After Wellington there was a beautiful ferry ride to the south island and a new bus driver named Nipples.  One of the great things about Stray bus drivers (Rob being an exception) is that they all have silly names, and we get to use them and wonder how they earned them.   Nipples was a great guy and he didn’t even freak out when we had to push start the bus after we got off the ferry.  It was a long drive to our next stop, Abel Tasman National Park, but we did manager to hit a brewery along the way, Sprig and Fern, who had a very good IPA, and many beers on tap.  The real hits though were the bulk spirits and the cider, called the Scrumpy.   We also stocked up on some white wine from a Nelson winery (amid the many acres of hops that we drove through) before heading into the park for new years.  New Zealand’s biggest band, Fat Freddy’s Drop was playing a show only 10k from our campground, and we got tickets.  It was a great show.  I just wish someone would have told us that getting a ride home might take a while…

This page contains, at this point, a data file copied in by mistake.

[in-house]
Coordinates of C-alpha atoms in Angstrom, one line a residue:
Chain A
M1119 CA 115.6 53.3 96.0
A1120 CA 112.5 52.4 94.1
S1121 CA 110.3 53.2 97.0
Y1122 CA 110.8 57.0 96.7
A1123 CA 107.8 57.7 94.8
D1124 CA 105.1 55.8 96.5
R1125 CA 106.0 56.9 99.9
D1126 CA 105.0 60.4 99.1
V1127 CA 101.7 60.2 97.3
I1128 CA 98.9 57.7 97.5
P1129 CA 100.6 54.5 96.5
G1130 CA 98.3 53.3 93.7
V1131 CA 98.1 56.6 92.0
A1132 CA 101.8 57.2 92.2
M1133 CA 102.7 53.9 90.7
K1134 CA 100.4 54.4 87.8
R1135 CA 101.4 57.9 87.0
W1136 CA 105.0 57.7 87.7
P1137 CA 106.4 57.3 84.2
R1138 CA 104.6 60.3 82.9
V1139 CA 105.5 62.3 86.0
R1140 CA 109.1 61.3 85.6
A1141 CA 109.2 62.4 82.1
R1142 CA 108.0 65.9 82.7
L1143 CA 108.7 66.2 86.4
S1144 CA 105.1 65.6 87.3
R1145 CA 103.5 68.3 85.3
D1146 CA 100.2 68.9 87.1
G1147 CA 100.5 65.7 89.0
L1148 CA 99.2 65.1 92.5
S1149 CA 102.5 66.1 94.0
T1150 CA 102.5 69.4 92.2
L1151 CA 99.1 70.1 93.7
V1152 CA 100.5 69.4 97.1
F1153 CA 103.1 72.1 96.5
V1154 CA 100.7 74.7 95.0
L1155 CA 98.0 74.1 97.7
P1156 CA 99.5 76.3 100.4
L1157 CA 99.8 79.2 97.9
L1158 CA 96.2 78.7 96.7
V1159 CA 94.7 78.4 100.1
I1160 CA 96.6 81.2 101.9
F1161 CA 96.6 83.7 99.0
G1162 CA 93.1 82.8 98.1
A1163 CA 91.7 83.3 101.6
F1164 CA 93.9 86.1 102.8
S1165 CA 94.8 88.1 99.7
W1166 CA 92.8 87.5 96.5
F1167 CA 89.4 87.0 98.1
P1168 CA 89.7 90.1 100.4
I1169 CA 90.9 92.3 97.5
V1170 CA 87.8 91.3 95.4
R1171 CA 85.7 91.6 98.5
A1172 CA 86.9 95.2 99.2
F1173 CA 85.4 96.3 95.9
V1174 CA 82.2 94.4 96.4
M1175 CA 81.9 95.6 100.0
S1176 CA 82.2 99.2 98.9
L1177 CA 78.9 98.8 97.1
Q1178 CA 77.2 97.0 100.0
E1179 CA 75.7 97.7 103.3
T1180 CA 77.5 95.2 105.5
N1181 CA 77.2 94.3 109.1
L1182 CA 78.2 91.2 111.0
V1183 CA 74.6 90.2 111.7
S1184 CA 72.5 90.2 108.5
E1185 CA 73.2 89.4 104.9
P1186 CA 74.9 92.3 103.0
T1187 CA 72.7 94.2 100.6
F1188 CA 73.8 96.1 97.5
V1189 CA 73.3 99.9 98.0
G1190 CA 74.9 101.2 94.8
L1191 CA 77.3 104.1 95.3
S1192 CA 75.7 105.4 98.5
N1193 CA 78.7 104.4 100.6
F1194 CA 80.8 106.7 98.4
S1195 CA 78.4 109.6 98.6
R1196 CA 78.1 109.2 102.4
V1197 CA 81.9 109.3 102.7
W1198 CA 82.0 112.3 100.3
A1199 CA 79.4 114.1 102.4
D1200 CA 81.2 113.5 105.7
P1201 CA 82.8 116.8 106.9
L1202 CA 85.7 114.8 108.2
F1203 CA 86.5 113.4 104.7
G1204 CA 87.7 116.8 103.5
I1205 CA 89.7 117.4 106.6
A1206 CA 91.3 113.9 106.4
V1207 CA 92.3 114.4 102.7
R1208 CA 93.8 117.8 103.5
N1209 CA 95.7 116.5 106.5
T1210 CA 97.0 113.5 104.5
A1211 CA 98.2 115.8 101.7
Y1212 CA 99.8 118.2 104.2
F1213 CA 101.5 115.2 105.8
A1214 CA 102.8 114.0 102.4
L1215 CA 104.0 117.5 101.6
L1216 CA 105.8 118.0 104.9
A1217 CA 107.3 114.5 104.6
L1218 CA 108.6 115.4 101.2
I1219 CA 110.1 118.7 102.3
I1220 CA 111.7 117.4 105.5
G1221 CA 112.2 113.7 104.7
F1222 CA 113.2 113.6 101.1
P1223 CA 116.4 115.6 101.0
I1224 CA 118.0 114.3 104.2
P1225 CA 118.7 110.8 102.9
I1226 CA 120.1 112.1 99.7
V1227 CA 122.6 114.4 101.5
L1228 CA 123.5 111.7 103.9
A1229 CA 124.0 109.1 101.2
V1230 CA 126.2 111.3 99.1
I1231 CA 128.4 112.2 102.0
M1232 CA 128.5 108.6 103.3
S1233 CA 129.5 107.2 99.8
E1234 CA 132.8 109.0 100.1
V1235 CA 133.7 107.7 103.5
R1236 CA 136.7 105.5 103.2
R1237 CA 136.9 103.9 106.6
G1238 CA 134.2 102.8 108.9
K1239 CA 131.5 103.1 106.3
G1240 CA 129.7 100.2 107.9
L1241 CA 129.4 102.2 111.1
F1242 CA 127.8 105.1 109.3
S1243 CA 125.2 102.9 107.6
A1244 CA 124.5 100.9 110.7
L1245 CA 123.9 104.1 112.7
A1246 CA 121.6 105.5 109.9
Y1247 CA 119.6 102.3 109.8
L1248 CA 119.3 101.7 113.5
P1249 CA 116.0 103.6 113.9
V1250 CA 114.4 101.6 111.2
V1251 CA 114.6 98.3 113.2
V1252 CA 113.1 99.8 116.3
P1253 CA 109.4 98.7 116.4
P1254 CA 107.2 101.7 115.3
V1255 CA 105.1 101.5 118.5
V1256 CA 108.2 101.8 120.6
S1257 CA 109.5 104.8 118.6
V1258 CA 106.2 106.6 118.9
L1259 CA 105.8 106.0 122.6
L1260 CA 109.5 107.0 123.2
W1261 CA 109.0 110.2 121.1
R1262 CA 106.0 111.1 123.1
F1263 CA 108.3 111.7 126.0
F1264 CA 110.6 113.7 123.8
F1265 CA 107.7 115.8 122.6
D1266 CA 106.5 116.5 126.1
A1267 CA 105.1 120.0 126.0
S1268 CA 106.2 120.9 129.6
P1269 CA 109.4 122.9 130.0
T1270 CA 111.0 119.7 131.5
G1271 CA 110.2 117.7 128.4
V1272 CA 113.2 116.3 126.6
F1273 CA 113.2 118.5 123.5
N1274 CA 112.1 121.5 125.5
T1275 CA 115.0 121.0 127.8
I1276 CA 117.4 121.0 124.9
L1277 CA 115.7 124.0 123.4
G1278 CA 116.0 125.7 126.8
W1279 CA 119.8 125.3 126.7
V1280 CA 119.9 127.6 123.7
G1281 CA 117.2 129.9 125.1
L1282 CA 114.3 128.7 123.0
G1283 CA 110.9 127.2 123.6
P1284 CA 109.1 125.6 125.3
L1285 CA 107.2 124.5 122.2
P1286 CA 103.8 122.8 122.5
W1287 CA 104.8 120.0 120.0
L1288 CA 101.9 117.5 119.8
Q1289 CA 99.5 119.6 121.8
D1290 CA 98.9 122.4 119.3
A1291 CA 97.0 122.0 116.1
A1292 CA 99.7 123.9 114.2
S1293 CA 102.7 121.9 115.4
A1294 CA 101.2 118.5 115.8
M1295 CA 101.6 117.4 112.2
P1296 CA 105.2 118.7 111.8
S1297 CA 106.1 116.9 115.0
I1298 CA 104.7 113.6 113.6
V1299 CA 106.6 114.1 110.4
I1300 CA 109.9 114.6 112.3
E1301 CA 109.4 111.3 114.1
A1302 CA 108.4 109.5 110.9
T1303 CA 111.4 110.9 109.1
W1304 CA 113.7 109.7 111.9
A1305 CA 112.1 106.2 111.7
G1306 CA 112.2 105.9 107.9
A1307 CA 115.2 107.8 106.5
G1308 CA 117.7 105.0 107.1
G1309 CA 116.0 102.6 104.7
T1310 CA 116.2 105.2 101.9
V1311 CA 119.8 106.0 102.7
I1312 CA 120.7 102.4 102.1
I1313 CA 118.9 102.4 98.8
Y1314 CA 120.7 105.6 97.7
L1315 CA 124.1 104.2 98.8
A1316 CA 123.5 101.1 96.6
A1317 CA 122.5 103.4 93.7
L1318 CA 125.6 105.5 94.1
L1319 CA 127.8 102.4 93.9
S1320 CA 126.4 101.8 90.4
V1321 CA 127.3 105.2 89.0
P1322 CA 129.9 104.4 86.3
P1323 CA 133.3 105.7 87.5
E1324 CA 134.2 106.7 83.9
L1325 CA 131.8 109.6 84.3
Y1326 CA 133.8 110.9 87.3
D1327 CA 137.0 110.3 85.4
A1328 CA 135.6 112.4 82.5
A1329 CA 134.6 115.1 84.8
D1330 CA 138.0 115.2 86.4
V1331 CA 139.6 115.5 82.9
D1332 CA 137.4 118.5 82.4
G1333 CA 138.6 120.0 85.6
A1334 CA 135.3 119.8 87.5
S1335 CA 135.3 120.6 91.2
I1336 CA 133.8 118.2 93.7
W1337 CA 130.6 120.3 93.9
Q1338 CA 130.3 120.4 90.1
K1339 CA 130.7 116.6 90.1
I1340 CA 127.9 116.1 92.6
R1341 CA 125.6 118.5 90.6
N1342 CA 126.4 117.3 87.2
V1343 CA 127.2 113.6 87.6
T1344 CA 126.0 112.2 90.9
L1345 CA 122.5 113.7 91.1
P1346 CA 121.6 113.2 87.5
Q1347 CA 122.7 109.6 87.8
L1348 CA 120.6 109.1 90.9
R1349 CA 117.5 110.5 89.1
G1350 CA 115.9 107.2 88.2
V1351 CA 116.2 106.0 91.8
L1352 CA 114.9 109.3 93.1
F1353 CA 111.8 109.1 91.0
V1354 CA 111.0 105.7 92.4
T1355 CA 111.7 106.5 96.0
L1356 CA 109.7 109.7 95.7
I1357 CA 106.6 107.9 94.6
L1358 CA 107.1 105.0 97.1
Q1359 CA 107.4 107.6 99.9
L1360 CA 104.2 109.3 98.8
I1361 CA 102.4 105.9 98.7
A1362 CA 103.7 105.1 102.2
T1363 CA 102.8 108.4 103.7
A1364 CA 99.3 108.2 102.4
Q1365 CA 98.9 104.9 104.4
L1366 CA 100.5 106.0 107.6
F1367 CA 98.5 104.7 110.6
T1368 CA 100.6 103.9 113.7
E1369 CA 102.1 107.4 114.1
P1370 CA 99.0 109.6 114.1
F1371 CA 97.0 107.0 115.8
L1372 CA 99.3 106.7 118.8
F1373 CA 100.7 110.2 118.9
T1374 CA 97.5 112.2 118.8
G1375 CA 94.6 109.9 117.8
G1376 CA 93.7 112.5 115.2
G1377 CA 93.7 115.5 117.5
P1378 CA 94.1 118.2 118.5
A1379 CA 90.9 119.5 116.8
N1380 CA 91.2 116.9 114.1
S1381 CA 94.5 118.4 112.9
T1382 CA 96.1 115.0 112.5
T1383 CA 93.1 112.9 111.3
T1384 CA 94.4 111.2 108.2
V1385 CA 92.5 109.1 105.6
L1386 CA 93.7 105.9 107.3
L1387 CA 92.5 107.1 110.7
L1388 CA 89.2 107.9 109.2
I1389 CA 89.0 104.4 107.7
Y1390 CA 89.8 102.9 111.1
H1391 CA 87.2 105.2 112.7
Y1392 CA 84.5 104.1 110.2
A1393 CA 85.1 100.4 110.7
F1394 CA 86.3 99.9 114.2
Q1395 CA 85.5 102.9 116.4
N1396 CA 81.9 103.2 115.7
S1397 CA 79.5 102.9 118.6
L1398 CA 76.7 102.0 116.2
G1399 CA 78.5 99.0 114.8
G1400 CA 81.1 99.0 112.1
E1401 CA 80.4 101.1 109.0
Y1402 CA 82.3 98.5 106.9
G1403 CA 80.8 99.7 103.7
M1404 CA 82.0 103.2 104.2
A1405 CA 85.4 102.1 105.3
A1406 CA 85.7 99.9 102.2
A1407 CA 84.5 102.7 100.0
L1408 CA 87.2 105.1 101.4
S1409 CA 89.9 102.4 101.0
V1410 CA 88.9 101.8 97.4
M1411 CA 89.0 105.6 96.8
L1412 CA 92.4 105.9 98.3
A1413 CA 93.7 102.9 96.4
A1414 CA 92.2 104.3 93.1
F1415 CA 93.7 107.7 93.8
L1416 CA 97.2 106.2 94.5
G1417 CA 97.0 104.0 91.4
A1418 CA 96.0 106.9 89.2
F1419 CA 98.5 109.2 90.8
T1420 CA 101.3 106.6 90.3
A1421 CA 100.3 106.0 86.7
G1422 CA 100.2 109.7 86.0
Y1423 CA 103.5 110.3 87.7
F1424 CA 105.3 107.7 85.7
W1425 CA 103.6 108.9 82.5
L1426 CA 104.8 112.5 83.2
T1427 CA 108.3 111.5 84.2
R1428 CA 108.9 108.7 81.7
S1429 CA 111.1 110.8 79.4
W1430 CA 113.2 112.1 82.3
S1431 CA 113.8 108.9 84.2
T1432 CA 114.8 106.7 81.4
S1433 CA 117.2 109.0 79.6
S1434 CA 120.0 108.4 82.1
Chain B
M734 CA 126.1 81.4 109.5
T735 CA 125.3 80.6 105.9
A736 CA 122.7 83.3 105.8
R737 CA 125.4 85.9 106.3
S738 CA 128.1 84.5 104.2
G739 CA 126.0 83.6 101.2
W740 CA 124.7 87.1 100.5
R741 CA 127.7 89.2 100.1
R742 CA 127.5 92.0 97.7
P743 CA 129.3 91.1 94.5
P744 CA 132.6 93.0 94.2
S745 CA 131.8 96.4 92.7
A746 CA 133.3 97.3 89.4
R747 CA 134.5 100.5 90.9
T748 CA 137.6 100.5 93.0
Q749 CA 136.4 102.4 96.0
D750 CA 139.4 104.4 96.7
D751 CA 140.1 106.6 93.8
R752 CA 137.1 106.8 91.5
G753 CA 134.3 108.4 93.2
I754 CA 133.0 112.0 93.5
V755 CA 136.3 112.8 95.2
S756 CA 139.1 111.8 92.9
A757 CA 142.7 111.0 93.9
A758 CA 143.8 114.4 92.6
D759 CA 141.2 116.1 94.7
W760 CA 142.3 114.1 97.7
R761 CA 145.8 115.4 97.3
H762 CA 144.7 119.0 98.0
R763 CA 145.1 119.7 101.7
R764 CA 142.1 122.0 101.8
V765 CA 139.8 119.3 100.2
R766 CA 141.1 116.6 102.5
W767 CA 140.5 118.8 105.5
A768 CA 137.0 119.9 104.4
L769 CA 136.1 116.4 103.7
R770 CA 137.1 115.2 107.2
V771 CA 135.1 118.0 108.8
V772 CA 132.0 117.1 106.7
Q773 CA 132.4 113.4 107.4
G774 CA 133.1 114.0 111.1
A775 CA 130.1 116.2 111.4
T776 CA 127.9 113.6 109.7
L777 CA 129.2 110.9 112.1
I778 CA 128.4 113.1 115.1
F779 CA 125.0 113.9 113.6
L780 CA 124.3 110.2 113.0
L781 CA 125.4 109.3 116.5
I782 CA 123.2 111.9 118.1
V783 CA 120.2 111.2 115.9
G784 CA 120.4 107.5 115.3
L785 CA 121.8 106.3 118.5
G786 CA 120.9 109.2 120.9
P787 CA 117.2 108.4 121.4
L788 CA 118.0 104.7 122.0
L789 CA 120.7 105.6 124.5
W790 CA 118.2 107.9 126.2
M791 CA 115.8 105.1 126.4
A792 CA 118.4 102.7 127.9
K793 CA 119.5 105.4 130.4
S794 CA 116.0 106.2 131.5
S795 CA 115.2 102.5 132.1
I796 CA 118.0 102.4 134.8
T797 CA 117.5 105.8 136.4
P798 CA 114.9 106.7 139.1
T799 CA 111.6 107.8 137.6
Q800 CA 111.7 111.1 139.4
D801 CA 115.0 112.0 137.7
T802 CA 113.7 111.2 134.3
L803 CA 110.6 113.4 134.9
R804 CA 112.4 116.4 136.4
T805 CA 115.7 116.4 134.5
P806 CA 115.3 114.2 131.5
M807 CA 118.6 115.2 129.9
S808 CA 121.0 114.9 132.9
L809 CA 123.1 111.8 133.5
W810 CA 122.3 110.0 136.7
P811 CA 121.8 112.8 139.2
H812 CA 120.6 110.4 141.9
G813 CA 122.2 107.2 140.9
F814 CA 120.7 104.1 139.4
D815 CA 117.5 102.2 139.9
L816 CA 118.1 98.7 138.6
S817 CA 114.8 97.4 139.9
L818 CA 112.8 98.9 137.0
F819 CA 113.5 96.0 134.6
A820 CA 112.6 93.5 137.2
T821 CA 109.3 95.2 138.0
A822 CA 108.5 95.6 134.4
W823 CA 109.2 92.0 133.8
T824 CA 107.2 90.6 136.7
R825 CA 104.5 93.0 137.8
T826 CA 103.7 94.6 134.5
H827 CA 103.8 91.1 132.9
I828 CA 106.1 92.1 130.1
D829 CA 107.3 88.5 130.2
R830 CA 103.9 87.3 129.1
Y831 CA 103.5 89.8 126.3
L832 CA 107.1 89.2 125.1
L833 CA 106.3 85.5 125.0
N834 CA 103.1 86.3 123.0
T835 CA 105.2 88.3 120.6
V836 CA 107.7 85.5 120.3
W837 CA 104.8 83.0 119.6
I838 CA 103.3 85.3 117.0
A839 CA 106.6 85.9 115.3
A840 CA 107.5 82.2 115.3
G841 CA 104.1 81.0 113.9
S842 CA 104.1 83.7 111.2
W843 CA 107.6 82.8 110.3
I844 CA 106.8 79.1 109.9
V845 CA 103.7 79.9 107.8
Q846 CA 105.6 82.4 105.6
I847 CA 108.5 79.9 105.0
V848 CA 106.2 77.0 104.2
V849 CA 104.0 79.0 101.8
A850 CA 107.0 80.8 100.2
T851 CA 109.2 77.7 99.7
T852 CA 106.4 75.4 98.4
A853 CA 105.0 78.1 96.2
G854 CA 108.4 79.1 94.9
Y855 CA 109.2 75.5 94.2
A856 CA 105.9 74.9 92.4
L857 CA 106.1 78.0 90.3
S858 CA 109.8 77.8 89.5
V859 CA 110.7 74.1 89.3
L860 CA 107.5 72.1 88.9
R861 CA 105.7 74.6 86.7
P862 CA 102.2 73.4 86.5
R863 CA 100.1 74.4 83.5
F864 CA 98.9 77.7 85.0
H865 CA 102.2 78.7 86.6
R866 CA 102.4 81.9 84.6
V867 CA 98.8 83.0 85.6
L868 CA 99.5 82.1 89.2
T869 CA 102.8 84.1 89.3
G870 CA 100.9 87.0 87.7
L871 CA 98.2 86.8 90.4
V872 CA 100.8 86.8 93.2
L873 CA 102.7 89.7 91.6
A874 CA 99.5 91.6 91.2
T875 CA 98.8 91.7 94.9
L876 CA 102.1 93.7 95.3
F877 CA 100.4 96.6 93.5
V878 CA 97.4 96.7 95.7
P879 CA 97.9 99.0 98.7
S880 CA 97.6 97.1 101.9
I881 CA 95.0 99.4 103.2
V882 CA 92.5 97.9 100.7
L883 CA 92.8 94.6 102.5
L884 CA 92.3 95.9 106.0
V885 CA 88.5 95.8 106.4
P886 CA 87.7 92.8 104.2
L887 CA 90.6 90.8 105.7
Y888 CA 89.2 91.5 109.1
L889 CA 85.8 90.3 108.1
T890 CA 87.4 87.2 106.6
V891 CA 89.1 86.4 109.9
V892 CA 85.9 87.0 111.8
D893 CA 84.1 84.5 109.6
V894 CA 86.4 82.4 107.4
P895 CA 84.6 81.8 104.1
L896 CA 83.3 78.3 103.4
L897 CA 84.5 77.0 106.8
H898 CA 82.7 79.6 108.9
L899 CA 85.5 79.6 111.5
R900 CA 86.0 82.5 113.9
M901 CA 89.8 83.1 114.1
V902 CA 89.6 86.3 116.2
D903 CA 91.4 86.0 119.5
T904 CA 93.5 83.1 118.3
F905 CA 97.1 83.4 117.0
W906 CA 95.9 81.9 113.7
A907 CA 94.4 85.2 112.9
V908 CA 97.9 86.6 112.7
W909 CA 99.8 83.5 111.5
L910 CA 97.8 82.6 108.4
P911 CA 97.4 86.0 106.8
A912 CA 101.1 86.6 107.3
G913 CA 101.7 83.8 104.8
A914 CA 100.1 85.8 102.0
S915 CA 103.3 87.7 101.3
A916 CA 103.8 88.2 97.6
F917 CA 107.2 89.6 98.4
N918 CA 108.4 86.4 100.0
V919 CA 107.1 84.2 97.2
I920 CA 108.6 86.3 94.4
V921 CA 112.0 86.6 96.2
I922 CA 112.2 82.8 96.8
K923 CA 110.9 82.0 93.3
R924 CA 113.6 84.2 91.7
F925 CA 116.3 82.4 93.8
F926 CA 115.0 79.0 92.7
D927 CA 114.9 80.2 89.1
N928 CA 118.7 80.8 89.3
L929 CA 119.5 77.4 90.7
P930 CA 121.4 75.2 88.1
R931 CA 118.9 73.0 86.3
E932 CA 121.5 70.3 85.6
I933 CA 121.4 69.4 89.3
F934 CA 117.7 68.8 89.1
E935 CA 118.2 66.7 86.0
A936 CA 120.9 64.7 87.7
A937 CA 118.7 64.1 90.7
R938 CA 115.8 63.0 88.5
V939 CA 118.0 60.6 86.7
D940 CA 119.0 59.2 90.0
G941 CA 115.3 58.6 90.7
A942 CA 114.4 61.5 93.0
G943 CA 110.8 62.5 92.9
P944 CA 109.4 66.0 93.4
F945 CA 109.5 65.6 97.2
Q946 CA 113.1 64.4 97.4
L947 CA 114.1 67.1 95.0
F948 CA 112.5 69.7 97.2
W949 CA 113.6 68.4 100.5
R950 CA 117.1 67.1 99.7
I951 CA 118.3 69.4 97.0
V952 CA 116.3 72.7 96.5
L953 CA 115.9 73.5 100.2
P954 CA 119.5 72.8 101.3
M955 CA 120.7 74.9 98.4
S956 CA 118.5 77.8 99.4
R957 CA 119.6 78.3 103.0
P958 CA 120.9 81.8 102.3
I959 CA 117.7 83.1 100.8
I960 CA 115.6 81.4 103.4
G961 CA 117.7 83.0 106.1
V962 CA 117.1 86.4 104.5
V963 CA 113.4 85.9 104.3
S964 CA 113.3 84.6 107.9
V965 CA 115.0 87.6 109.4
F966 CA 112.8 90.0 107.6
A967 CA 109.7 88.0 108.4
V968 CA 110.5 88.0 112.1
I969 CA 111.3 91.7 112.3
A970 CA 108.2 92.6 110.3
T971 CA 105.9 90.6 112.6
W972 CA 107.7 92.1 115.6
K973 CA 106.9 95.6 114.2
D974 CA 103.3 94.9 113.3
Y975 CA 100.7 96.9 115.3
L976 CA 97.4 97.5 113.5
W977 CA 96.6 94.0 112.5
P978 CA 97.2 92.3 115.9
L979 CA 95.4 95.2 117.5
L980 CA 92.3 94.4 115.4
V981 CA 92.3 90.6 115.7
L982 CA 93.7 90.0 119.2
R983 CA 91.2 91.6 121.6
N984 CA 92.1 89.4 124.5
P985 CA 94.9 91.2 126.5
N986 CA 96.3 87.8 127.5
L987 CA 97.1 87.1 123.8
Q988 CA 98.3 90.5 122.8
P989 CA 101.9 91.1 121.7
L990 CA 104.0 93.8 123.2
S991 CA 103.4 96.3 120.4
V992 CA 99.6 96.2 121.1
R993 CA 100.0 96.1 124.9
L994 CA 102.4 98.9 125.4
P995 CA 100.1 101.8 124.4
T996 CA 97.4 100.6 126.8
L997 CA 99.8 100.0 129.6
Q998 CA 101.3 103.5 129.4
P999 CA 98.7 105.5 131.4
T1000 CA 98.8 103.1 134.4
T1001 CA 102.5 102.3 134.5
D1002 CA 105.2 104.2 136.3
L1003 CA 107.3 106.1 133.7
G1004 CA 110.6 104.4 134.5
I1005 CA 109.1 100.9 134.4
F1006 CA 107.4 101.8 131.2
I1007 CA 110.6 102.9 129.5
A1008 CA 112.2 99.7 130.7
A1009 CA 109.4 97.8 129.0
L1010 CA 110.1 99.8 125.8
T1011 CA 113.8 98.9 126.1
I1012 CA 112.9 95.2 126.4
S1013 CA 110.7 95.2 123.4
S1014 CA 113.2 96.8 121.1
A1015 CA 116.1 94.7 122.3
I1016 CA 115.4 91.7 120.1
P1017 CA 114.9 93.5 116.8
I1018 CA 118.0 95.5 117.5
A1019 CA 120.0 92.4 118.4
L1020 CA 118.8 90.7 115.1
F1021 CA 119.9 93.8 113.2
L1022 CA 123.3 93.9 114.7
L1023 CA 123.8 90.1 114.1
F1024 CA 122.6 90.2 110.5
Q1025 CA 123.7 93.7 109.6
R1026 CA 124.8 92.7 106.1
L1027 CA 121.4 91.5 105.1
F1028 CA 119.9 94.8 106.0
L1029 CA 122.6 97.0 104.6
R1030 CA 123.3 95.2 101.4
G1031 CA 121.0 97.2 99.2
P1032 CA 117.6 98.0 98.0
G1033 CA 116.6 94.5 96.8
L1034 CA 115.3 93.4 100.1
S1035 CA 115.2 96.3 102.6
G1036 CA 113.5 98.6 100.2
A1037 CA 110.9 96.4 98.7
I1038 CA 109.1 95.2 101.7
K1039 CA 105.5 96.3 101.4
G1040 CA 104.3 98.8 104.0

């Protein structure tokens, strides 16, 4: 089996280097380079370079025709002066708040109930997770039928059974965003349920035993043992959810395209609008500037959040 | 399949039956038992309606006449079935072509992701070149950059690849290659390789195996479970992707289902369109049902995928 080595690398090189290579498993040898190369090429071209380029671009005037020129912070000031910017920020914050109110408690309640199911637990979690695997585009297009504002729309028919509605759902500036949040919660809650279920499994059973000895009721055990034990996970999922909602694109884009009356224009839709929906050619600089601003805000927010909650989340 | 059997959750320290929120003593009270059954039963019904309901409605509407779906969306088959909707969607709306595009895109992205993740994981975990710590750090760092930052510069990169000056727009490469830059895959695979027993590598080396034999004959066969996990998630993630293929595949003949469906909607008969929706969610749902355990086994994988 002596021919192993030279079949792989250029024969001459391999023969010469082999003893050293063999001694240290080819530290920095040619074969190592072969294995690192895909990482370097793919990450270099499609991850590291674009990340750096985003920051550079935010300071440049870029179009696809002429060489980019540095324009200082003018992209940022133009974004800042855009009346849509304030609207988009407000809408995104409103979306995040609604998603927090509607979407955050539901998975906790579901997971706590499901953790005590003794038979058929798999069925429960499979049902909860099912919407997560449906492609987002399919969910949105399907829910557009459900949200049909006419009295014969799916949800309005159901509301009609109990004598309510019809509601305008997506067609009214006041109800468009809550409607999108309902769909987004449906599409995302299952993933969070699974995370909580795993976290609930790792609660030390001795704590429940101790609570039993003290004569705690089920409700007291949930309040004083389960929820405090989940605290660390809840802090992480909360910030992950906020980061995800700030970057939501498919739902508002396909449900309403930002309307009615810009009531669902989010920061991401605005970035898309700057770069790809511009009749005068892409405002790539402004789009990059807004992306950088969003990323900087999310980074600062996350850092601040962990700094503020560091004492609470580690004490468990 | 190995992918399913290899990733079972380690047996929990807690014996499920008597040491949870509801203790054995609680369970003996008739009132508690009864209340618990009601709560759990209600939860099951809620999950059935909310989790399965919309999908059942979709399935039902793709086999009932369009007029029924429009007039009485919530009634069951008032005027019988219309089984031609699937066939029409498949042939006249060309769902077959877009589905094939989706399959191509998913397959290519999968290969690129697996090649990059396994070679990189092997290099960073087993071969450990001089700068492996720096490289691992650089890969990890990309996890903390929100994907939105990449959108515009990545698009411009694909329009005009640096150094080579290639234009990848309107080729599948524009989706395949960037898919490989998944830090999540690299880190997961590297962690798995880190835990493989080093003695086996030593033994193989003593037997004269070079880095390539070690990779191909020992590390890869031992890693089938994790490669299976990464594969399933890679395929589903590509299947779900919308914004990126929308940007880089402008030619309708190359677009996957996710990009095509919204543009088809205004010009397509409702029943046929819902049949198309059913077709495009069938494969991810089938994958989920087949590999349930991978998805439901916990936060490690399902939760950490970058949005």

After Abel Tasman, and the best weather that NZ has to offer, we worked our way down the west coast – where its rains pretty much every day – with our new driver Seagull.  Seagull was an odd duck but he kept us in good spirits with his funny way of knowing, to the second, when we’d arrive at a given location.  Our fellow travelers quickly turned into our good friends, which meant that even when we were checking out the “special” waterfall in the middle of the pouring rain, we were still having a great time.  We walked on a glacier, we carved necklaces out of jade and bone, sang some karaoke, and then partied it up in Queenstown, drinking random concoctions out of teapots.

From Queenstown, we did the less traveled lower part of the South Island.  We saw the famous Milford Sound (albeit, in the rain) and then got on a ferry down to Stewart Island, the REAL south island.  There, we did a 3-day tramp through some amazing scenery and a lot of mud.

Heading back north with a fun driver named Chook (kiwi for Chicken), we stopped in Dunedin and did tours at Speight’s Brewery and Cadbury chocolate.  Then it was back to Queenstown where we stayed for another 4 days.  Queenstown kind of surprised me because of its reputation for being the party town of the backpacker experience.  It is that, but it’s also just a beautiful city, surrounded by mountains and right on a lake.  We did a breathtaking (in more ways that one) hike to the Ben Lomond Summit, looking down on the city on quite possibly the most beautiful day of the entire trip.  Then we spent the evening playing celebrity and hanging out with our bus buddies.  Most nights we did go out dancing, but the days were filled with Frisbee golf and picnics and swimming.  It was kind of idyllic.